Participants with asthma were those who were ever diagnosed with asthma by a physician. Those with current asthma also had asthma-like symptoms (wheezing, dyspnea at rest or nocturnal dyspnea) and/or used bronchodilators, and/or inhaled corticosteroids in the past 12 months. Participants with a chronic respiratory condition other than asthma as well as those who were pregnant were excluded. Inclusion criteria for control participants included those who had never been diagnosed by a physician with asthma, had no symptoms consistent with asthma or use of asthma medications in past year, and had normal spirometry (FEV1 >80 % predicted and FEV1/FVC ratio >85 %).
Questionnaires were interviewer administered to both the participant and caregiver to document asthma status and assess respiratory symptoms using standard, Spanish-translated and validated questions from the International Study of Asthma and Allergies in Childhood (ISAAC) questionnaire . A health survey also collected information on 1) demographics, including age, gender, caregiver education; 2) comorbid illnesses associated with asthma (i.e., allergic rhinitis); and 3) medication use. Asthma control was assessed using the validated Spanish-translated ACT . Asthma controller use was defined as having a physician prescribed inhaled corticosteroid. Current allergic rhinitis was defined as having allergic rhinitis symptoms (sneezing or a runny or blocked nose) in the last 12 months.
Height and weight were measured, and body mass index (BMI) was calculated in kg/m2. Our analysis used cut-off points for BMI in childhood that are based on international data and linked to the widely accepted adult cut-off points of a body mass index of 25 and 30 kg/m [13, 14]. A flow-based portable spirometer (SpiroPro, Jaeger/ERT, Hoechberg, Germany) was used to measure Forced Vital Capacity (FVC), FEV1, and FEV1/FVC. We obtained at least three acceptable and reproducible spirometric maneuvers in accordance to the American Thoracic Society (ATS) and European Respiratory Society guidelines . We used height-adjusted criteria derived by Hankinson and colleagues to obtain predicted values for FEV1 and FVC . We tested all patients for reversibility with 4 puffs from a salbutamol inhaler (90 mcg/puff), and reversibility was defined as increase in FEV1 of ≥12 % or an increase ≥10 % of predicted FEV1, consistent with National Asthma Education and Prevention Program (NAEPP-3) guidelines .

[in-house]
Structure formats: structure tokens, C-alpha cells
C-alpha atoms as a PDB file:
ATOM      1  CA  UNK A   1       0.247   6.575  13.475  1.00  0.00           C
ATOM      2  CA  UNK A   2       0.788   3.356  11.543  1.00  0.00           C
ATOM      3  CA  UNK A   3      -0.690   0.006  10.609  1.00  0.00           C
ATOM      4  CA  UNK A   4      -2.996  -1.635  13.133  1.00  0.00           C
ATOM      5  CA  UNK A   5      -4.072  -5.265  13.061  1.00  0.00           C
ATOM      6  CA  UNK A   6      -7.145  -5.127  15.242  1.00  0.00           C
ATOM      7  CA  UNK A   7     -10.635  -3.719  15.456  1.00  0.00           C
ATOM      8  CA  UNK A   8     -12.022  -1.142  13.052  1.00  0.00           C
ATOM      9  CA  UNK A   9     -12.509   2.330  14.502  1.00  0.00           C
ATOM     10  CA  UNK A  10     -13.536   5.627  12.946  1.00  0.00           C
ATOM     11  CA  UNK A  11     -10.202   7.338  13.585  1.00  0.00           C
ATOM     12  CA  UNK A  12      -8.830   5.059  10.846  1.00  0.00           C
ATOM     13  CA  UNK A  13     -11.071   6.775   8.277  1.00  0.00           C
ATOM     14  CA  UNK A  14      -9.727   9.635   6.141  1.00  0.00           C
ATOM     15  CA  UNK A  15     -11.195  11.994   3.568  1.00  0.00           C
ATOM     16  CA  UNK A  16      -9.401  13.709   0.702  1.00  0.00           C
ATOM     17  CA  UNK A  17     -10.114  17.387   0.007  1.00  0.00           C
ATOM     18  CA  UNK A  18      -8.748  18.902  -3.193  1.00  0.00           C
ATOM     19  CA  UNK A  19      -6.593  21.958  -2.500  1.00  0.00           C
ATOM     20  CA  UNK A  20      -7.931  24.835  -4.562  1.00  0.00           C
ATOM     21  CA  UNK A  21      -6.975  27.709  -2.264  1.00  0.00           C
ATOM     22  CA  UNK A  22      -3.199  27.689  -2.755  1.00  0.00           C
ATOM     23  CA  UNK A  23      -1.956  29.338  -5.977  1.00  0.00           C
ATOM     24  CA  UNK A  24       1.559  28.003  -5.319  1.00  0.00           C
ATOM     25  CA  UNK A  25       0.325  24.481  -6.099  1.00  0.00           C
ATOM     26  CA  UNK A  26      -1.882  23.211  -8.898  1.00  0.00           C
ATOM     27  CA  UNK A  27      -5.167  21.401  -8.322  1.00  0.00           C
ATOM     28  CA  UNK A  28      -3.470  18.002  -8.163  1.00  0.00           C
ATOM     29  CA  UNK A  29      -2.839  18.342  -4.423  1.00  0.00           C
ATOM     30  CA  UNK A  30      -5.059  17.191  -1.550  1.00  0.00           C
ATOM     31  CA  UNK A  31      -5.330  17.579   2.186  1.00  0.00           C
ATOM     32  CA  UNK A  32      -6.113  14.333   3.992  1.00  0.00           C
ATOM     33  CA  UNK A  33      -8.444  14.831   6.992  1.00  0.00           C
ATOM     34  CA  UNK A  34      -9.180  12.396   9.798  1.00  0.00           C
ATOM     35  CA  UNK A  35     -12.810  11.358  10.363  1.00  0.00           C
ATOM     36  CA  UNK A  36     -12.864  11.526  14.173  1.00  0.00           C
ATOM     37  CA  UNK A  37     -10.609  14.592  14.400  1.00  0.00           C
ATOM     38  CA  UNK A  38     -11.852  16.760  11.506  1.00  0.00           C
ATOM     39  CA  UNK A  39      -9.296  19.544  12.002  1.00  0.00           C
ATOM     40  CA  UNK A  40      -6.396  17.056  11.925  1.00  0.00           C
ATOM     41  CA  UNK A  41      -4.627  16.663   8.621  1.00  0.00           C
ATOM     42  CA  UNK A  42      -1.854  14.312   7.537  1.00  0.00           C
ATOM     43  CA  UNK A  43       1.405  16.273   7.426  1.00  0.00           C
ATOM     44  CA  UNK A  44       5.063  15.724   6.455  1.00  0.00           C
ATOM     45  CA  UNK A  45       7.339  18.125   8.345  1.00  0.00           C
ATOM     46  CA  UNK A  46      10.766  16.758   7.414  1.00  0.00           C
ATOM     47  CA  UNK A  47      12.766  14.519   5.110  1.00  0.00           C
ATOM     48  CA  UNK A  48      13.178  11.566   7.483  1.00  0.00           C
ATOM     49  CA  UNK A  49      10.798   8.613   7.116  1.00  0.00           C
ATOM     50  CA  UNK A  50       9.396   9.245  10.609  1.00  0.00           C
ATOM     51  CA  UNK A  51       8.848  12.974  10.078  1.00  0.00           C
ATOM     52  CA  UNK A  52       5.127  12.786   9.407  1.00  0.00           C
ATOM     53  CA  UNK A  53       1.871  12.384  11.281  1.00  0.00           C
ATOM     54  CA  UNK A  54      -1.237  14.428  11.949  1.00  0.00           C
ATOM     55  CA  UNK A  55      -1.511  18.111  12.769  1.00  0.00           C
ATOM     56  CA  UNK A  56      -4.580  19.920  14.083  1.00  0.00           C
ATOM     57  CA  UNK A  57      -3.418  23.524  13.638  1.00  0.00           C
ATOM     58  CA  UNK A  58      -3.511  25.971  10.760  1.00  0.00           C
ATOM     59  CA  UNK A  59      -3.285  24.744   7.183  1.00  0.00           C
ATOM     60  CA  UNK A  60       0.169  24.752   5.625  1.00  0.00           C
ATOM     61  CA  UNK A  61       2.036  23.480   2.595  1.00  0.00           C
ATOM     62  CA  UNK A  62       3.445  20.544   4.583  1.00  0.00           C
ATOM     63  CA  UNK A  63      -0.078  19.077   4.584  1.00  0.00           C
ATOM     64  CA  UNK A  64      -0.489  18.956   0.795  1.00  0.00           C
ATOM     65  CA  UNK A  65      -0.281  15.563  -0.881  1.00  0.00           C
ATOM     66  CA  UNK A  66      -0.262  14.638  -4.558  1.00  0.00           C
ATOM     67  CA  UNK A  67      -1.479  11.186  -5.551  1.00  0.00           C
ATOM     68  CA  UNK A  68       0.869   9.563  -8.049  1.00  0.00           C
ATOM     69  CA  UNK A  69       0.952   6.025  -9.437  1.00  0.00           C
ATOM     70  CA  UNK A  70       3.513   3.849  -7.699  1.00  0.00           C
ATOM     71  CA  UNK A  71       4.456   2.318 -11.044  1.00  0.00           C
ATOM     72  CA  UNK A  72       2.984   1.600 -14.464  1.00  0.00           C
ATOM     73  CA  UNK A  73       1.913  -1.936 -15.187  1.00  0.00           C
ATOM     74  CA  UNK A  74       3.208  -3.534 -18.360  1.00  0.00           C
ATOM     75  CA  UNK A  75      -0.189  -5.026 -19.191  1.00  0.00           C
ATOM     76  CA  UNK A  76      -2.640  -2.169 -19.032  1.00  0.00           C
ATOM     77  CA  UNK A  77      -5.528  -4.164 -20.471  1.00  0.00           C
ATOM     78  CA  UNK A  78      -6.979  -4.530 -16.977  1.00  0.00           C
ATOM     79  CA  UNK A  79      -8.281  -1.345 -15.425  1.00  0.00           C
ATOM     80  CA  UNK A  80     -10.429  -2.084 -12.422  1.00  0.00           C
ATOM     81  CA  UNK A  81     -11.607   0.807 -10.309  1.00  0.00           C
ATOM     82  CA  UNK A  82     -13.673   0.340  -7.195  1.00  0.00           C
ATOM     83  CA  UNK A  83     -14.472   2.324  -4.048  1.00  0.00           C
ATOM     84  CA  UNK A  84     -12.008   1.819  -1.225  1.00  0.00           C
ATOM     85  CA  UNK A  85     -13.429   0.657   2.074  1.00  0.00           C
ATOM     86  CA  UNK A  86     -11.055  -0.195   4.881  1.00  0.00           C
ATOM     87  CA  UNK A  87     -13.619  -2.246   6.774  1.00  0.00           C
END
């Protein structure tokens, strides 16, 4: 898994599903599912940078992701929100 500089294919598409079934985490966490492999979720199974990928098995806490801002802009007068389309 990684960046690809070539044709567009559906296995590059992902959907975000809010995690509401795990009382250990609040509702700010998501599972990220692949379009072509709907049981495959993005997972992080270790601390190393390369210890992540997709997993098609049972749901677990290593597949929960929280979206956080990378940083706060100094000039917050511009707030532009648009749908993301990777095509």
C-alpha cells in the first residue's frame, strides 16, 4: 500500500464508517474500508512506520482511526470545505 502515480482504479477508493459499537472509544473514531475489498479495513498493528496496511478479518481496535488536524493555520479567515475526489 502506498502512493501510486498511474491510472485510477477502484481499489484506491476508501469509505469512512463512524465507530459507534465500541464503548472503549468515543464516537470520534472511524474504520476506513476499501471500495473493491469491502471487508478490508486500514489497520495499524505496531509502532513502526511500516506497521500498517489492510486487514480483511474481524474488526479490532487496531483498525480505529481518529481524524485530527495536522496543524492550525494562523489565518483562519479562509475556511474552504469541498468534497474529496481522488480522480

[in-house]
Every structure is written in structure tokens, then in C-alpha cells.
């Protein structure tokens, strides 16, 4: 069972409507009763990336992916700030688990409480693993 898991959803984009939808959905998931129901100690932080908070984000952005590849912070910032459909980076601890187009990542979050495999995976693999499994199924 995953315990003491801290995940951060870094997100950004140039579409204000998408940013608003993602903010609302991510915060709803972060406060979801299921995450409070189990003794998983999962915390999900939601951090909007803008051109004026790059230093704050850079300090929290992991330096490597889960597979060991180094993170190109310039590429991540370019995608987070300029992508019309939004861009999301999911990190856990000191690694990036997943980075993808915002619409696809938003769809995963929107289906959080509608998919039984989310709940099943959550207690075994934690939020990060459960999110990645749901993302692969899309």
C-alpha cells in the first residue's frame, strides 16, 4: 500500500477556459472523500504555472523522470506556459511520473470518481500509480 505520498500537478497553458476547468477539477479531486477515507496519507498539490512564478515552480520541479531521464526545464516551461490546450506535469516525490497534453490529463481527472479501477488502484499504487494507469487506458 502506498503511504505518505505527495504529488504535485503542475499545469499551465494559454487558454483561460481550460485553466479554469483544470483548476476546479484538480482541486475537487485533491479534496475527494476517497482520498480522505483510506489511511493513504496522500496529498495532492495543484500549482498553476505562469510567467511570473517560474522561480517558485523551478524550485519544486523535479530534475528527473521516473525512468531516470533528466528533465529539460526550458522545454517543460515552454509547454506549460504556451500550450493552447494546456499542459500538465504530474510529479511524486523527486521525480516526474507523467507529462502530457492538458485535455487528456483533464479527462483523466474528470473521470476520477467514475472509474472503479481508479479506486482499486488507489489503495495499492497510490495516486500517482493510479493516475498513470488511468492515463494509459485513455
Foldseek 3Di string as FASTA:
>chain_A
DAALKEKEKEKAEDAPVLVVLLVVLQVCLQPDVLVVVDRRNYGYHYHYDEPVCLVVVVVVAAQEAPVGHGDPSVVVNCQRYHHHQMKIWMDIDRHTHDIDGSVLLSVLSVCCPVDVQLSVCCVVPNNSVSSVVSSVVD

An ImmunoCAP 250 (Thermo Fisher Scientific Inc.) in vitro assay to three allergen panels (animal epidermal and proteins mix, house dust mix, and a mold and yeast mix) was used to determine atopic status. A positive result (IgE level >0.1 kUa/L) for any of the three allergen mixes was considered atopic. We had complete data to define atopic status in 76 % (n = 291) of our participants.
Field staff administered a FFQ, which was a Peruvian diet-specific 170-item questionnaire that assessed usual dietary intake over the previous 2 weeks, including 20 food groups and beverages. Of the 342 children with asthma, all were invited to complete the FFQ and 287 (84 %) participated. Of the 290 without asthma in the parent study, 96 (33 %) were randomly selected to complete a FFQ. The food item list was developed from 24-h recalls collected from 60 respondents who were similar in age, socioeconomic status (SES), and neighborhood to our study population. Responses include never and 1–2, 3–5, 6–9, 10–13, and 14 or more times during the last 2 weeks. A modified MDS score developed by Castro-Rodriguez et al.  was used, which was based on the scoring system of Psaltopoulou et al. . Fruit, fish, vegetables, legumes, cereals, pasta, rice, and potatoes were considered pro-Mediterranean foods and rated according to the frequency of intake (0 points = never or occasionally; 1 point ≥1–2 times/week; 2 points ≥3 times/week) . Since the study involved children, we presumed milk to be positive and not detrimental [8, 20]. Meat, sugary drinks, and fast food were considered anti-Mediterranean foods and were rated inversely (0 points ≥3 times/week; 1 point ≥1–2 times/week; 2 points = never or occasionally) . Candies, industrial pastry, precooked pizzas, and fried food, along with hamburgers were classified generically as fast food . Scores could range from 0 to 22 with a higher score meaning that the diet was more adherent to the Mediterranean diet.